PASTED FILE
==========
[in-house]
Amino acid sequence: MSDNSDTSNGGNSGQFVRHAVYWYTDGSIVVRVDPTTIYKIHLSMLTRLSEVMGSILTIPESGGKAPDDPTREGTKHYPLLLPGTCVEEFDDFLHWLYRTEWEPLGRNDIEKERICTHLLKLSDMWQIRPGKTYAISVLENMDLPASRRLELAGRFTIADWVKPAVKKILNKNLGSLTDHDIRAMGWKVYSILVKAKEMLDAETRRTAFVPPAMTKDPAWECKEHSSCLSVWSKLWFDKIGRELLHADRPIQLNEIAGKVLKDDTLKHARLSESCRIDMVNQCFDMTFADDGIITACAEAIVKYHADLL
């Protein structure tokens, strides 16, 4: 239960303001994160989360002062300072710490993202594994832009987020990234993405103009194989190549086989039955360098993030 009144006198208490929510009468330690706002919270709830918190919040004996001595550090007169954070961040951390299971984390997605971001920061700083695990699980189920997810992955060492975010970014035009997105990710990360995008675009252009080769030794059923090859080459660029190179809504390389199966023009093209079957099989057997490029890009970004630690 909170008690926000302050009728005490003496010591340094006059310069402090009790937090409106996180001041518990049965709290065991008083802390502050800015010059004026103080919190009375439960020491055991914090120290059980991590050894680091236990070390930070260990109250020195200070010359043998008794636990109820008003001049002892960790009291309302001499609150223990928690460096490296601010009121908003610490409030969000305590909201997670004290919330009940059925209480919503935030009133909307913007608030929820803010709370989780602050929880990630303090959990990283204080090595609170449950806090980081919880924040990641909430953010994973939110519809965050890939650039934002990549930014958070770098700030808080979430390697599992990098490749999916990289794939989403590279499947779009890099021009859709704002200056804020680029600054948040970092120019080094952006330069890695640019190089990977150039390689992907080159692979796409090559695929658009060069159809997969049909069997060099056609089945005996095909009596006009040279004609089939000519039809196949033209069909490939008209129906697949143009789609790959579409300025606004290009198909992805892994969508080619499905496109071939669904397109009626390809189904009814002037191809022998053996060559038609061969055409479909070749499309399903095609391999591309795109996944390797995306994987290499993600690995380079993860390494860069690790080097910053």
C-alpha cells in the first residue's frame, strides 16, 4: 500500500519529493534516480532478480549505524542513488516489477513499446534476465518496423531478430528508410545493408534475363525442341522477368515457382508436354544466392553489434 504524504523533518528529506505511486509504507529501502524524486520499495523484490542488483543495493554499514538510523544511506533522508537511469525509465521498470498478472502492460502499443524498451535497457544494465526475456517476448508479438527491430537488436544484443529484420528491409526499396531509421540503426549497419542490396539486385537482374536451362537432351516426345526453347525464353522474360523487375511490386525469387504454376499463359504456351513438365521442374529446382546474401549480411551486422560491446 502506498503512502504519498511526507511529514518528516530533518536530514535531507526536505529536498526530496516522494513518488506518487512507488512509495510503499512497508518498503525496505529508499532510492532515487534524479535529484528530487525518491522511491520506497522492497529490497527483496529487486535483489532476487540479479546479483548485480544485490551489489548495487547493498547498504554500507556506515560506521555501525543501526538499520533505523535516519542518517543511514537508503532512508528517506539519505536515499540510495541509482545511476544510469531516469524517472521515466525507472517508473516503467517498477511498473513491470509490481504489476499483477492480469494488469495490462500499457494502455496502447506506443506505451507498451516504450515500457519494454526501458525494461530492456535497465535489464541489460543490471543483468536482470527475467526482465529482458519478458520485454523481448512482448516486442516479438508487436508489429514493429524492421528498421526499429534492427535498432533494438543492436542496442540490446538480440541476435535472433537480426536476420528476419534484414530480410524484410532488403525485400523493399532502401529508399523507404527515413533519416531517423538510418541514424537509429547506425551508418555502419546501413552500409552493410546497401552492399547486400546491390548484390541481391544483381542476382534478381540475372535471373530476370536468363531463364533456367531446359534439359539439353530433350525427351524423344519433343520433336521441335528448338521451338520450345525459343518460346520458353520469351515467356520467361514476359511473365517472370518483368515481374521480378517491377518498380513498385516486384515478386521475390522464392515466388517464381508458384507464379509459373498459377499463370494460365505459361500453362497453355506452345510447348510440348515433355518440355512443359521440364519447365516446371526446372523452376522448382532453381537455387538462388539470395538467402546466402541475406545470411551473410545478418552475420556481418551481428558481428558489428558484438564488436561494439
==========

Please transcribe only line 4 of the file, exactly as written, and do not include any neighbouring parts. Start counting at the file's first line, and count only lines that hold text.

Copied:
C-alpha cells in the first residue's frame, strides 16, 4: 500500500519529493534516480532478480549505524542513488516489477513499446534476465518496423531478430528508410545493408534475363525442341522477368515457382508436354544466392553489434 504524504523533518528529506505511486509504507529501502524524486520499495523484490542488483543495493554499514538510523544511506533522508537511469525509465521498470498478472502492460502499443524498451535497457544494465526475456517476448508479438527491430537488436544484443529484420528491409526499396531509421540503426549497419542490396539486385537482374536451362537432351516426345526453347525464353522474360523487375511490386525469387504454376499463359504456351513438365521442374529446382546474401549480411551486422560491446 502506498503512502504519498511526507511529514518528516530533518536530514535531507526536505529536498526530496516522494513518488506518487512507488512509495510503499512497508518498503525496505529508499532510492532515487534524479535529484528530487525518491522511491520506497522492497529490497527483496529487486535483489532476487540479479546479483548485480544485490551489489548495487547493498547498504554500507556506515560506521555501525543501526538499520533505523535516519542518517543511514537508503532512508528517506539519505536515499540510495541509482545511476544510469531516469524517472521515466525507472517508473516503467517498477511498473513491470509490481504489476499483477492480469494488469495490462500499457494502455496502447506506443506505451507498451516504450515500457519494454526501458525494461530492456535497465535489464541489460543490471543483468536482470527475467526482465529482458519478458520485454523481448512482448516486442516479438508487436508489429514493429524492421528498421526499429534492427535498432533494438543492436542496442540490446538480440541476435535472433537480426536476420528476419534484414530480410524484410532488403525485400523493399532502401529508399523507404527515413533519416531517423538510418541514424537509429547506425551508418555502419546501413552500409552493410546497401552492399547486400546491390548484390541481391544483381542476382534478381540475372535471373530476370536468363531463364533456367531446359534439359539439353530433350525427351524423344519433343520433336521441335528448338521451338520450345525459343518460346520458353520469351515467356520467361514476359511473365517472370518483368515481374521480378517491377518498380513498385516486384515478386521475390522464392515466388517464381508458384507464379509459373498459377499463370494460365505459361500453362497453355506452345510447348510440348515433355518440355512443359521440364519447365516446371526446372523452376522448382532453381537455387538462388539470395538467402546466402541475406545470411551473410545478418552475420556481418551481428558481428558489428558484438564488436561494439